Raising state pension age will rub salt in the wounds of life expectancy inequalities
The Pensions Bill currently being considered by parliament will accelerate the timetable for increasing state pension age (SPA) to 67. It will now reach 67 for both men and women by 2028, compared to 2036 under current legislation.
The TUC has long argued that it is grossly unfair to increase SPA – and certainly to increase it as rapidly as the coalition government is planning – while vast inequalities in life expectancy exist. We know that inequalities in life expectancy at 65 based on both class and geography are increasing. A new report published by the TUC today (‘Life expectancy inequalities and state pension outcomes‘) shows how much this inequality will grow by 2028 – and the devastating impact it will have on state pension outcomes.
The report forecasts the continuation of current trends, amended by the expected decline in the rate of increase for average life expectancy over the period between the latest available data and 2028.
As such, we can now expect the class longevity gap (between routine/manual and managerial/professional workers) to rise from 2.6 years in 2006 to 3.1 years in 2028 for men, and from 2.4 to 3.8 for women. The geography longevity gap (between the local authority areas with the highest and lowest life expectancy at 65) will rise from 5.5 years in 2011 to 7.1 years in 2028 for men, and from 5.1 to 9 for women.
Every increase in SPA reduces (other things being equal) the portion of life spent in retirement. But because SPA is universal, the reduction is disproportionately greater among people with a lower life expectancy – rubbing salt in the wounds of unequal health outcomes.
Crucially, life expectancy inequalities also convert into significant differences in the amount of state pension income different groups can expect to receive over the course of their retirement. The report considers outcomes for people aged 65 in 2016 (when the new ‘single tier’ state pension of £144 per week is introduced) and 2028 (when SPA will reach 67).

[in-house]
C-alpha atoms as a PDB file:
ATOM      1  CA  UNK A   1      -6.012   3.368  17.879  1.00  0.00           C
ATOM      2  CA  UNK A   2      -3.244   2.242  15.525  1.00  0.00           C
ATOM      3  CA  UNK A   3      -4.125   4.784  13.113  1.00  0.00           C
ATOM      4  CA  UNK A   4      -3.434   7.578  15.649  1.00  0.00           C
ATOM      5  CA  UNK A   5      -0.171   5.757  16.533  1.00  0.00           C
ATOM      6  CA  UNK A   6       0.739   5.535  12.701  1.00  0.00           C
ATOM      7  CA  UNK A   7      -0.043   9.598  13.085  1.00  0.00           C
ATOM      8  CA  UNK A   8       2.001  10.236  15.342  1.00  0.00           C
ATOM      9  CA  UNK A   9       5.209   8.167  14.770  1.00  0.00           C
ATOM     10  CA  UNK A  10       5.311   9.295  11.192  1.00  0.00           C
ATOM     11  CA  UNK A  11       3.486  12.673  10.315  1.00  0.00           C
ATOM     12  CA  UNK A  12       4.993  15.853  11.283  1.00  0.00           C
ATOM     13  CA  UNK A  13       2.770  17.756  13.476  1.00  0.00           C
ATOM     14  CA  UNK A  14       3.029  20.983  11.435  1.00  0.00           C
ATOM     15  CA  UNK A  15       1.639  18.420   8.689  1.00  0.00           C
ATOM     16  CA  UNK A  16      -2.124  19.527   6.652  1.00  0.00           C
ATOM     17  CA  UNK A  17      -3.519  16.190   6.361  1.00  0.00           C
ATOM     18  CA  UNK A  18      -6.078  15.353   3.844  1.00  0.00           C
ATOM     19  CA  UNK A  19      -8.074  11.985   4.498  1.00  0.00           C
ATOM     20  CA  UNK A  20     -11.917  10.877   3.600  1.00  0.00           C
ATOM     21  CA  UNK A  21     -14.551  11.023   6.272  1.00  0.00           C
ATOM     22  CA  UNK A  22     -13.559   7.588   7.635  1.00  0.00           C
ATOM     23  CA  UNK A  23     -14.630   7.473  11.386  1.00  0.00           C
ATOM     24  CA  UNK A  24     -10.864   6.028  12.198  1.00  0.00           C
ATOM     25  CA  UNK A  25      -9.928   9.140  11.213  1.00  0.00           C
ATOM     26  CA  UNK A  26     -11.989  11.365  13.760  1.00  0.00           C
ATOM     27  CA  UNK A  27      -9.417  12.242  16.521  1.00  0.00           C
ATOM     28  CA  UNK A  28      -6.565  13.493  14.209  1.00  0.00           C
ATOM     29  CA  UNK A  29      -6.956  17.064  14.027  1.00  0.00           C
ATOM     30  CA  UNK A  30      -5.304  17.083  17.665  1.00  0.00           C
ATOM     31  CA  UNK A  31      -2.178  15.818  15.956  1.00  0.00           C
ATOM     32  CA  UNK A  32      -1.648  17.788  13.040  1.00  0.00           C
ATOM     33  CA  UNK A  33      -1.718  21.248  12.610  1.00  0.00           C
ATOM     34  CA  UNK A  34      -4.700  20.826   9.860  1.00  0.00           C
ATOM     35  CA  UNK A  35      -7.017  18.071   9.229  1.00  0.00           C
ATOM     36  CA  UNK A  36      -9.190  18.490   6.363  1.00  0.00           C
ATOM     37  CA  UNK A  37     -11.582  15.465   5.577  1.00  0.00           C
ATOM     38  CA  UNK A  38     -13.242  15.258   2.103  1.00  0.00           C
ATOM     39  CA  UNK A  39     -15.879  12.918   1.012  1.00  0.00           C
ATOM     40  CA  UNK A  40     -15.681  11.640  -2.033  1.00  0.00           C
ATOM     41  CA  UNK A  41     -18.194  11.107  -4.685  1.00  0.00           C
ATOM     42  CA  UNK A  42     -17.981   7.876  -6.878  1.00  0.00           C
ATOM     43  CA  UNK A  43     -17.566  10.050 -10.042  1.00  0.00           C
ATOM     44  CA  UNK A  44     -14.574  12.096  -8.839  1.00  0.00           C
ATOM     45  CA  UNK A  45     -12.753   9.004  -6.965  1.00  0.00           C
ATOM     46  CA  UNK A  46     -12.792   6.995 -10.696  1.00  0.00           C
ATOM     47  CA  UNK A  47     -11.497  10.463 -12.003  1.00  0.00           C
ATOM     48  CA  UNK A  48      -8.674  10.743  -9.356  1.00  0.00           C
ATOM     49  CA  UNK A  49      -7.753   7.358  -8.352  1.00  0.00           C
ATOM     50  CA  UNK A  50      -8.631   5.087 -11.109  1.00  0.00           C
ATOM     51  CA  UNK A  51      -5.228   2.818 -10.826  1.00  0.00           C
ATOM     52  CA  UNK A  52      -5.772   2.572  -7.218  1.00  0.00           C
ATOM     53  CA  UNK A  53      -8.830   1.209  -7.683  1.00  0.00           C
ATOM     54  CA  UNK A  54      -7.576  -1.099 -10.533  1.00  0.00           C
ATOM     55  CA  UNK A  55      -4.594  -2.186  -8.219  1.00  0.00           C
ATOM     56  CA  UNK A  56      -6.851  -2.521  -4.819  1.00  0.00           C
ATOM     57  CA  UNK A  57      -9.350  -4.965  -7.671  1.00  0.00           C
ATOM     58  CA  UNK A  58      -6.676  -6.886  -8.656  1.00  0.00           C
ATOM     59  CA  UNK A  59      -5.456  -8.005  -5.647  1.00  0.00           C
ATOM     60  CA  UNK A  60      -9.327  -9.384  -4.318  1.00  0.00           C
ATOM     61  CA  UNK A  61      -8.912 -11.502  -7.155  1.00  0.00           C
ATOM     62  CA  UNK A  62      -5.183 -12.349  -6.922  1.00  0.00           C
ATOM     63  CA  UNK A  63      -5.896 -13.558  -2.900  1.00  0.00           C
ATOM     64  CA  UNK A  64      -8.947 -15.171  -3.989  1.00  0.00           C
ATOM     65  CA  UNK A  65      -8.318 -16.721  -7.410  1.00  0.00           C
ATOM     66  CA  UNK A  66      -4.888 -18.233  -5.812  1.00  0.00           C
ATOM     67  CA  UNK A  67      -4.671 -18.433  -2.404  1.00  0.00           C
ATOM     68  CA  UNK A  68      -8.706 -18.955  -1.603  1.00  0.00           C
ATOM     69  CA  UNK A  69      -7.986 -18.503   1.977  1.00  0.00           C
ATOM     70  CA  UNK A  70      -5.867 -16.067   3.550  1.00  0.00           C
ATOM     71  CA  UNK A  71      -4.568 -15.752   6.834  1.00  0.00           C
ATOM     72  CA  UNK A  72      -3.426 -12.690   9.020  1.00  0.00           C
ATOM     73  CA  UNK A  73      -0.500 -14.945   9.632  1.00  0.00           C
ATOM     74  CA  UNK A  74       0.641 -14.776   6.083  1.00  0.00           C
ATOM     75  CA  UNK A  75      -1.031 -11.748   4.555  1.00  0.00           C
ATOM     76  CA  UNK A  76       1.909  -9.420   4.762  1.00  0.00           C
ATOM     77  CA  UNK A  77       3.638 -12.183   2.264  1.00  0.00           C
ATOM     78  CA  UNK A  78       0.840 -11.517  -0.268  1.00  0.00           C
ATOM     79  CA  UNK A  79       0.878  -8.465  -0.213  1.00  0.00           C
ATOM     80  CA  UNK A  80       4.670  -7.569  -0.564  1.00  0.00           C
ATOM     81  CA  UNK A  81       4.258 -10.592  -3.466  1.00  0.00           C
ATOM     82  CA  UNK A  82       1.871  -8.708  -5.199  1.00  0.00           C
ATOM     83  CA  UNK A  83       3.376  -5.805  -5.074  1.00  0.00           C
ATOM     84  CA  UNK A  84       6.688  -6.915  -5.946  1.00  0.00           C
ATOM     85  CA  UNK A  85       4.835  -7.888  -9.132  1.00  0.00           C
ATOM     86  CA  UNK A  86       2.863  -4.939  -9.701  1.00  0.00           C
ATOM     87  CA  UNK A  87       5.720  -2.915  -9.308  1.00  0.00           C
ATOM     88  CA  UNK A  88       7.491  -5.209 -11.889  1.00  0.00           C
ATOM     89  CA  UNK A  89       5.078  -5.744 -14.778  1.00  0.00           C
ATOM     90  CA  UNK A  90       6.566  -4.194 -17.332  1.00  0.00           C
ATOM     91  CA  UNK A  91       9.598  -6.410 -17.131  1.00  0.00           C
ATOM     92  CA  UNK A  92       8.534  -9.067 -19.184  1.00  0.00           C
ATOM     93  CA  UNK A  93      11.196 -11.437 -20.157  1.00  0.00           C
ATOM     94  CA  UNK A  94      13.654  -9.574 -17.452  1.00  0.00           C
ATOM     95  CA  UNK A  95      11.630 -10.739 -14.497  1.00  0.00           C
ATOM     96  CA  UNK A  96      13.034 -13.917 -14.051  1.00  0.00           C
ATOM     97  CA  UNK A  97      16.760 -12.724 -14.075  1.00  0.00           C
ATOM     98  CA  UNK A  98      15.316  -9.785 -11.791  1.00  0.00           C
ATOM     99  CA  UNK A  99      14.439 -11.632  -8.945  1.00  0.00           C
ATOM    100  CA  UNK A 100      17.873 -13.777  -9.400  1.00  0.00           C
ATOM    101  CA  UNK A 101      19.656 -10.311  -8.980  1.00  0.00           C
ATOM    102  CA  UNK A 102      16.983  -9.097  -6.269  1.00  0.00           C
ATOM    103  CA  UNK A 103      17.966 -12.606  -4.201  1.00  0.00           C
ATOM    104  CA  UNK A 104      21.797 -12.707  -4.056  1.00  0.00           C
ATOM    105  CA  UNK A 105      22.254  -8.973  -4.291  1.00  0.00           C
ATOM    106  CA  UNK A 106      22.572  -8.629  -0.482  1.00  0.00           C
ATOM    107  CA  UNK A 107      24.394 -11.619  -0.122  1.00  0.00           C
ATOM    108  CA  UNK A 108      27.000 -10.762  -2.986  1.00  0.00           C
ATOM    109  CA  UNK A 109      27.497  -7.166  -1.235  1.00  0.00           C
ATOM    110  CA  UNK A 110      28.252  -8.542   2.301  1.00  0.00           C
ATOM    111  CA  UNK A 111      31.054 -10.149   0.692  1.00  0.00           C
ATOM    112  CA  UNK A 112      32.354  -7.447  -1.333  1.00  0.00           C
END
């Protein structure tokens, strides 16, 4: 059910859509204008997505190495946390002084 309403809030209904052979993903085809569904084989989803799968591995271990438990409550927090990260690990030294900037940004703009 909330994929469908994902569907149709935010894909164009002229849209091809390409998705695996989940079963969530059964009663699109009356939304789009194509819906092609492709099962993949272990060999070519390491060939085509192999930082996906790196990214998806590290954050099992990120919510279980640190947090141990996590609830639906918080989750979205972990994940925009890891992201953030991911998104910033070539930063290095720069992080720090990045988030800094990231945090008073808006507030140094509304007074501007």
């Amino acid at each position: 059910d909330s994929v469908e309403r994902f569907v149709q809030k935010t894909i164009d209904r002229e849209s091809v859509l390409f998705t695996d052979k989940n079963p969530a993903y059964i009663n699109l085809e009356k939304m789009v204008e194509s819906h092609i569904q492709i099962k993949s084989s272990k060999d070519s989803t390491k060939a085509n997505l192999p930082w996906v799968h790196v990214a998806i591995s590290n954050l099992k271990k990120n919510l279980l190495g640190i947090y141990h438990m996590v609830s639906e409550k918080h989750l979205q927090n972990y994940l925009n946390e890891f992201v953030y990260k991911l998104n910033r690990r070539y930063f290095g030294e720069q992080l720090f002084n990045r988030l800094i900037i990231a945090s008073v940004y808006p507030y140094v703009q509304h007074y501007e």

Male managerial/professional workers can expect to receive 17.6 per cent more than routine/manual workers from 2028, compared to 16.1 per cent more than these workers from 2016. For women, the difference between managerial and manual workers will grow to 20.2 per cent from 2028, from 15.4 per cent now.
The difference in the state pension income received by workers in local areas with the highest and lowest life expectancy at 65 will be enormous by 2028. It will grow to 47.7 per cent from 37.1 per cent in 2016 for men, and 52.6 per cent from 33 per cent for women.
The TUC believes significant change is required before any further increase in state pension age is proposed. Primarily, action is required to address the health inequalities that create inequalities in life expectancy and state pension receipt. We have proposed that the Pensions Bill is used to create an independent commission on SPA, with a mandate to consider life expectancy inequalities before any future decision on SPA are made.
We also need to ensure that people have greater capacity to work for longer. Again, this is partly about health inequalities, as previous TUC research has shown that long-term illness/disability is a significant cause of inactivity among older people – occupational health should be a priority for government and employers. Further action on ending discrimination of older people in recruitment and training, and greater options for flexible working, is also required.
As well as older people’s employability, we also need to focus on wider issues within the labour market as a whole. As Tony Dolphin and Kayte Lawton of IPPR argue, unless the economy is able to sustain a higher employment rate, employers will have little incentive to adapt to the particular needs of older workers and other ‘disadvantaged’ groups.